\Ap"a*thy\, n.; pl. Apathies. [L. apathia, Gr. ?; 'a priv. + ?, fr. ?, ?, to suffer: cf. F. apathie. See Pathos.] Want of feeling; privation of passion, emotion, or excitement; dispassion; -- applied either to the body or the mind. As applied to the mind, it is a calmness, indolence, or state of indifference, incapable of being ruffled or roused to active interest or exertion by pleasure, pain, or passion. ``The apathy of despair.'' --Macaulay.

A certain apathy or sluggishness in his nature which led him . . . to leave events to take their own course. --Prescott.

[Latin apatha, from Greek apatheia, from apaths, without feeling  : a-, without; see a-1 + pathos, feeling; see kwent(h)- in Indo-European Roots.]


I've got that feeling again
I'm as cold as a lake
and as dead as a rock
I am now immovable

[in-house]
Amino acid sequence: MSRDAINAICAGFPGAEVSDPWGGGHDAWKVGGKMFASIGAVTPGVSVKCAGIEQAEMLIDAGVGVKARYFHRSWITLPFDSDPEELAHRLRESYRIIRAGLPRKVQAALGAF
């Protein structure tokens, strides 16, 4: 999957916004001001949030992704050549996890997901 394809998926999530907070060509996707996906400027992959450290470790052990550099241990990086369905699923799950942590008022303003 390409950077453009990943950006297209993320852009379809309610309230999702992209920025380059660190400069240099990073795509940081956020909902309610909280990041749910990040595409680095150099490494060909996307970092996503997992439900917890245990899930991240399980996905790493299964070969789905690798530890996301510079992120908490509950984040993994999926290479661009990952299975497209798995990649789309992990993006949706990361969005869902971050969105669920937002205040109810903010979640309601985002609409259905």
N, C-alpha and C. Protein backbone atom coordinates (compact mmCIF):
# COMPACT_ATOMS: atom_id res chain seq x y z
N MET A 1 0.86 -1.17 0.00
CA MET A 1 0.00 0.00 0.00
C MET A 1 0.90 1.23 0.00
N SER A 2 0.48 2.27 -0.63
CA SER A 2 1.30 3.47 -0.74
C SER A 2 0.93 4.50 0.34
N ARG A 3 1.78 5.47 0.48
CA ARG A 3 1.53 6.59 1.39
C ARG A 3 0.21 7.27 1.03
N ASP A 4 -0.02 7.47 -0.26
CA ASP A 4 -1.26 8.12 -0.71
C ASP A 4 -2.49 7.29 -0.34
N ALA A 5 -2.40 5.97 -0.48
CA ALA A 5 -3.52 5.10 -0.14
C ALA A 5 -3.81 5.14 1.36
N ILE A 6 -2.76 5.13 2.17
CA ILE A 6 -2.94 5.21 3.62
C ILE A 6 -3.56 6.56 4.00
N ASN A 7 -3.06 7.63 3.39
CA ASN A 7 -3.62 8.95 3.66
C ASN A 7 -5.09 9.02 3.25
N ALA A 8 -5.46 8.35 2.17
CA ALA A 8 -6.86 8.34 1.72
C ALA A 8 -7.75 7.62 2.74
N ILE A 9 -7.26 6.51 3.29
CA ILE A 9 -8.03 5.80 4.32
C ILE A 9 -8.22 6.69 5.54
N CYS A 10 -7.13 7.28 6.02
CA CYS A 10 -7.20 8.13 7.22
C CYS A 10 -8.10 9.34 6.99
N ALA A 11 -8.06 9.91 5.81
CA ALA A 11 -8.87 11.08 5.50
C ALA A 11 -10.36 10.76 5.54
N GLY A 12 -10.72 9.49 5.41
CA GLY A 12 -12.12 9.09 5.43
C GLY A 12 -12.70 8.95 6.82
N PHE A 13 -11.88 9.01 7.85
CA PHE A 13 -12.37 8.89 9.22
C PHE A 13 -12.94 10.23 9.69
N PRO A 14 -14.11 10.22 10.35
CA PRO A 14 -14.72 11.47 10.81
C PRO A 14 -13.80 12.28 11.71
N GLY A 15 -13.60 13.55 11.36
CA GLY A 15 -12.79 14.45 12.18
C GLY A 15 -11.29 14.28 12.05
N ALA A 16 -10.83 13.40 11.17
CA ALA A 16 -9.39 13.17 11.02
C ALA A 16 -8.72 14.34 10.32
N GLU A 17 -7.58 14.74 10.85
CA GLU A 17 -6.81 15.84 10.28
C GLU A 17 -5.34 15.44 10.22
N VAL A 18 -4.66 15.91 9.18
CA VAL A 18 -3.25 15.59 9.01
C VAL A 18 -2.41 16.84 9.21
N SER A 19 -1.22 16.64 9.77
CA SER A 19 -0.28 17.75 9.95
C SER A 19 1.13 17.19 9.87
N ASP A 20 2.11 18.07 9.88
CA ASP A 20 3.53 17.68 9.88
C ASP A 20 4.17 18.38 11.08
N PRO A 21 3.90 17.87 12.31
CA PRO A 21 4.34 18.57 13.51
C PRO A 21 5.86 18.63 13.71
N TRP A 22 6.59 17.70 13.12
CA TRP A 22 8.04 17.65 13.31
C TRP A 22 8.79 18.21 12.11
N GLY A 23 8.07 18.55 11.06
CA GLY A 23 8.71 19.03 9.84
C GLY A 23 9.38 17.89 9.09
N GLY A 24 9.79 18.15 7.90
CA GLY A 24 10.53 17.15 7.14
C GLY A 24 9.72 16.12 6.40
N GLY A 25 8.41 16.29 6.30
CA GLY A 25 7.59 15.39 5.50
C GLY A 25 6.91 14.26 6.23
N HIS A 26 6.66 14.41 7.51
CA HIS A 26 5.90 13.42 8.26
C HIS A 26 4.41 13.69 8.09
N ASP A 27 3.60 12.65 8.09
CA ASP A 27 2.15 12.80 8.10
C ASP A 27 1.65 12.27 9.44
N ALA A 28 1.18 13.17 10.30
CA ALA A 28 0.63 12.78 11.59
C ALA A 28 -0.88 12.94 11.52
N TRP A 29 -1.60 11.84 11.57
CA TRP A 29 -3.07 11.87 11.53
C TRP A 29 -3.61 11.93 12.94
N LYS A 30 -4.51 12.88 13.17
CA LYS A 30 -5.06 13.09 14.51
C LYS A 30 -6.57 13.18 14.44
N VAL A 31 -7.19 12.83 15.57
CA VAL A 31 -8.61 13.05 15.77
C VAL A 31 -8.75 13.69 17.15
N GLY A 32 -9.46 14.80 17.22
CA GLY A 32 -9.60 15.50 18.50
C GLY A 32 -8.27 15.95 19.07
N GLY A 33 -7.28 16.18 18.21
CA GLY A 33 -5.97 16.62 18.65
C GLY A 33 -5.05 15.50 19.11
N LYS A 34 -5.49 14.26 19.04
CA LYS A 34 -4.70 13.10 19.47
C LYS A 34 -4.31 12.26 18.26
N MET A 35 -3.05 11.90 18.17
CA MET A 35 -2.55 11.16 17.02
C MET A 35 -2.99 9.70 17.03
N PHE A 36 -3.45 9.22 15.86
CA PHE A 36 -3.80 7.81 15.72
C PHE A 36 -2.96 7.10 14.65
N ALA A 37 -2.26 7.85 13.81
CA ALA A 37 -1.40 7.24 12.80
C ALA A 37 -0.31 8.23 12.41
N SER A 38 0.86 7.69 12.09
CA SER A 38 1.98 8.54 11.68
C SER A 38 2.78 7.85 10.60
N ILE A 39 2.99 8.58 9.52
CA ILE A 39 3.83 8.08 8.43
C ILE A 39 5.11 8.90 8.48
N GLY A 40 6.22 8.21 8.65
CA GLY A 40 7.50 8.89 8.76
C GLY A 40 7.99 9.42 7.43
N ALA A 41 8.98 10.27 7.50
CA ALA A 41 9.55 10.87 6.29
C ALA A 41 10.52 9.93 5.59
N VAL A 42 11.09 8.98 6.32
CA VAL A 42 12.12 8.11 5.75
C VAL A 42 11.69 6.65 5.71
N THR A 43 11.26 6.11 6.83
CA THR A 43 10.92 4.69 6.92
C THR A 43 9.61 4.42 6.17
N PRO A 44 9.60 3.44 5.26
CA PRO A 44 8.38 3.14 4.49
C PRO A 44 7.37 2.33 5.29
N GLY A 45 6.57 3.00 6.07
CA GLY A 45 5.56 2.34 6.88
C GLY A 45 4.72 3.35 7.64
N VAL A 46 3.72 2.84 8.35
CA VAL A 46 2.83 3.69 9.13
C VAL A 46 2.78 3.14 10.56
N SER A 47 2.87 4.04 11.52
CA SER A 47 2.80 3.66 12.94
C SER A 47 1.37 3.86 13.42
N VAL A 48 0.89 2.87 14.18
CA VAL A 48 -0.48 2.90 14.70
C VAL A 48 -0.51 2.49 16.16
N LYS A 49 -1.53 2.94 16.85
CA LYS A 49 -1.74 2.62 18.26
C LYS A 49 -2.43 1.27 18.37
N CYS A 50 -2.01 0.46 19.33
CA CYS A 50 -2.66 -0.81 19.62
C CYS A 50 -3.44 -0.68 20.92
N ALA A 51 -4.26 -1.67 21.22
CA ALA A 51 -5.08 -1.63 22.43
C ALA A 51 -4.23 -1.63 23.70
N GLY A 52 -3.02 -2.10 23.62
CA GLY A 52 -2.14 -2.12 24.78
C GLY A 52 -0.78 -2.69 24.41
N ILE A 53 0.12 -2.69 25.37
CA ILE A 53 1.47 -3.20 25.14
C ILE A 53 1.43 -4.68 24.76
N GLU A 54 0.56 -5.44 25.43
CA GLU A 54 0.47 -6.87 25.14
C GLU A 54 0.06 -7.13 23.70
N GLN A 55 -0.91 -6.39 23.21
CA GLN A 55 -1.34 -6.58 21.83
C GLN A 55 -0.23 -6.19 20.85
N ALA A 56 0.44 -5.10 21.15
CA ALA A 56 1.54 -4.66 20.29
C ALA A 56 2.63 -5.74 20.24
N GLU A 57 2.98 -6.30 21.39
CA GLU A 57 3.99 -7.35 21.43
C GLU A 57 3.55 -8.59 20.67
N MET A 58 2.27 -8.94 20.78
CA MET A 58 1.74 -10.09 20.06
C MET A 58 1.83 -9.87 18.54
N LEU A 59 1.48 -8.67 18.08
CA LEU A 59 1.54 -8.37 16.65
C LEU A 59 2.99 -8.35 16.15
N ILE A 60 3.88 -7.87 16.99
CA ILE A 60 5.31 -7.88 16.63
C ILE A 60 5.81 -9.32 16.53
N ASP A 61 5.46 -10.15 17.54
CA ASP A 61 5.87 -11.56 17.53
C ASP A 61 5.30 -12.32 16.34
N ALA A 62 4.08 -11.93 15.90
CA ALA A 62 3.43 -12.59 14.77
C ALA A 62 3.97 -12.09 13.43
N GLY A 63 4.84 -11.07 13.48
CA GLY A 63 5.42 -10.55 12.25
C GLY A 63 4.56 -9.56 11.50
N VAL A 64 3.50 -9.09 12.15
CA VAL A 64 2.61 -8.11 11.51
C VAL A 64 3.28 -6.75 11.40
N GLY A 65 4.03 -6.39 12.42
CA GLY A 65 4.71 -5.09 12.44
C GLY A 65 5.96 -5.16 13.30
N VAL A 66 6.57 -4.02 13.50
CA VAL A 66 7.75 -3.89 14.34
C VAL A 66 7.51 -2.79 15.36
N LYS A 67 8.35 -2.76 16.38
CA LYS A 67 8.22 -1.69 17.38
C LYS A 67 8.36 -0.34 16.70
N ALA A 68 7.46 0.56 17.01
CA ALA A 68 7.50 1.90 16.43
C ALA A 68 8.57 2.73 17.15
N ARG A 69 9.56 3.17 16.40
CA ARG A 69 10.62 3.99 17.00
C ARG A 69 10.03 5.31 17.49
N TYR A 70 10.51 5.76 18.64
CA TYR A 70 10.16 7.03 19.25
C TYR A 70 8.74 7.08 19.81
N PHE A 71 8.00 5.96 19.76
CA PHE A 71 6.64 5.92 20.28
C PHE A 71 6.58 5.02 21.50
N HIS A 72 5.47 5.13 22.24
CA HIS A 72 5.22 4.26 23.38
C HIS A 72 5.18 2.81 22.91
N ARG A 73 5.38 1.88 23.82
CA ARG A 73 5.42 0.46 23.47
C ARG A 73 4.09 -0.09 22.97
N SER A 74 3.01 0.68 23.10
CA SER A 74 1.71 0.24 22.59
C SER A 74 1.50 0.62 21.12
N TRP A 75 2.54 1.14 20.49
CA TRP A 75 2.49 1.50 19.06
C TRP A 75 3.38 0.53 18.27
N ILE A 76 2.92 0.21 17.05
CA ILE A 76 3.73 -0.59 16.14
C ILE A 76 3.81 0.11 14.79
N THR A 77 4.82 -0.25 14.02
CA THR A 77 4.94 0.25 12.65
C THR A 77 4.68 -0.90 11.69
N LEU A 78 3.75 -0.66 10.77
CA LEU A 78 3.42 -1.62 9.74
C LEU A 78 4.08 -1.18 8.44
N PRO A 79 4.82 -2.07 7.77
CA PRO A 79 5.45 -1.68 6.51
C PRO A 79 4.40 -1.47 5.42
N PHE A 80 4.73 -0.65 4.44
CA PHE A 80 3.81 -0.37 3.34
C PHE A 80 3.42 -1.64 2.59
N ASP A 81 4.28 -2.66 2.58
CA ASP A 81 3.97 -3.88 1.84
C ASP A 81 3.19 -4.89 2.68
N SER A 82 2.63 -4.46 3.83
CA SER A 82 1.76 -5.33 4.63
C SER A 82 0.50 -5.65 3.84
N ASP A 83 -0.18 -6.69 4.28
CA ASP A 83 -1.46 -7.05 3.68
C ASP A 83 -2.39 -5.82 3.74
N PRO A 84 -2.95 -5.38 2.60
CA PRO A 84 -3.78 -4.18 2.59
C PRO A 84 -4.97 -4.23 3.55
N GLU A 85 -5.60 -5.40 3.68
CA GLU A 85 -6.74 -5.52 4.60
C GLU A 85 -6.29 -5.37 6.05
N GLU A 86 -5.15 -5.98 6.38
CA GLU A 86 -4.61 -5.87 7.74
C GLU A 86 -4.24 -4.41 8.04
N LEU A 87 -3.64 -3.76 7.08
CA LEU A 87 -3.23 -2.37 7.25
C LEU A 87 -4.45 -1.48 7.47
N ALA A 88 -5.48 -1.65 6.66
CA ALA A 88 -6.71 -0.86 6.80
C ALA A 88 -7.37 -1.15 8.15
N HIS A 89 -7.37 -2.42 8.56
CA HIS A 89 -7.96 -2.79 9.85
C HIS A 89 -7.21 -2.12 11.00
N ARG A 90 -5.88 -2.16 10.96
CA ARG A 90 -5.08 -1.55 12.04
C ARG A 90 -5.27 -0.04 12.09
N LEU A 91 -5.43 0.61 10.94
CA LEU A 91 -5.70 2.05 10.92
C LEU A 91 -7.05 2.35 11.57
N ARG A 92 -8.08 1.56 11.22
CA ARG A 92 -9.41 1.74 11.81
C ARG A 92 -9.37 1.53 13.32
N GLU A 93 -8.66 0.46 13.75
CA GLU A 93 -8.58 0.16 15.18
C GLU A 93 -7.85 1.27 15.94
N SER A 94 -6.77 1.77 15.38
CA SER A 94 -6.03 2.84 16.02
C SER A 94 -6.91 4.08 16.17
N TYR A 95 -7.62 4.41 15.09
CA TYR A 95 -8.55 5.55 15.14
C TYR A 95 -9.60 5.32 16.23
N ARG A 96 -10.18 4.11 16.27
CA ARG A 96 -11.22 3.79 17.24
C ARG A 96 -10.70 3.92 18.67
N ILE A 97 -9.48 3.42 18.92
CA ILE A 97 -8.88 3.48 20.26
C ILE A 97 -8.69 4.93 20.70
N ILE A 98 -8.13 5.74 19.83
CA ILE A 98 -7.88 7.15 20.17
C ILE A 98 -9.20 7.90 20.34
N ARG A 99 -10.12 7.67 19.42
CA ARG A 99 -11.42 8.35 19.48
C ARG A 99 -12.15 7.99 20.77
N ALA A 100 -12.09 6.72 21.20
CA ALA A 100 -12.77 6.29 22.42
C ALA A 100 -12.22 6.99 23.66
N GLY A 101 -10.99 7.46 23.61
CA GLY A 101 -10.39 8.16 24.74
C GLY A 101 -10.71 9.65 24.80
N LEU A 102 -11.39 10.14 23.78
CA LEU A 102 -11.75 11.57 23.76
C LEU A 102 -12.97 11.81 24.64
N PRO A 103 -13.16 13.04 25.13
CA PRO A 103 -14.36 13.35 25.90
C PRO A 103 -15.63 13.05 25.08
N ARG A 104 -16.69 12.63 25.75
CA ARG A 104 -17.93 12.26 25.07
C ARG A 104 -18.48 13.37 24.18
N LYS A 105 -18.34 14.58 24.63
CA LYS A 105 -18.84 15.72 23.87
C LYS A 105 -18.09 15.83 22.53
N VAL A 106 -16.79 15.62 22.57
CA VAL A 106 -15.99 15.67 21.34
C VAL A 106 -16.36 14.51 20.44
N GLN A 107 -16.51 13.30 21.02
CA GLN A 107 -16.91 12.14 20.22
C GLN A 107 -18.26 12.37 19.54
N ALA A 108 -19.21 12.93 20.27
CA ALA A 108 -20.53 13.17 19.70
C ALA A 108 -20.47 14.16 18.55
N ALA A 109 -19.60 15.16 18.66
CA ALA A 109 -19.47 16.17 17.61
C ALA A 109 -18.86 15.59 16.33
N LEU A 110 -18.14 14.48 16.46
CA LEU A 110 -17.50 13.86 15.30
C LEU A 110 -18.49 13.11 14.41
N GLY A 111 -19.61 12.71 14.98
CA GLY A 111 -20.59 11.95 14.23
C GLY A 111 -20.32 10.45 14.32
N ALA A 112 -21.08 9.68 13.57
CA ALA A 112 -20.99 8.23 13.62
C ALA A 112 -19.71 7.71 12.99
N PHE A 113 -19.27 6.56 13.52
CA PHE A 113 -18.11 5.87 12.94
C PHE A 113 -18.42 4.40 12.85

dry as the sands I lost myself in
still as the water just after I had drowned
no call or cry
could rouse me from my trance
or conjure an emotion
to comfort you as the world died
the entire spectrum came crashing down to black and gray
no sufferer
no lover
no friend
no brother
could pull me out of the oceans gray
a black pit
a downard spiral
down at the bottom, nothing can surprise me now
I've lost the feeling
but I'm not in the warm numb of euphoria
or the elation of friendship
theres a gap in myself
filling with startling speed
with things I dare not describe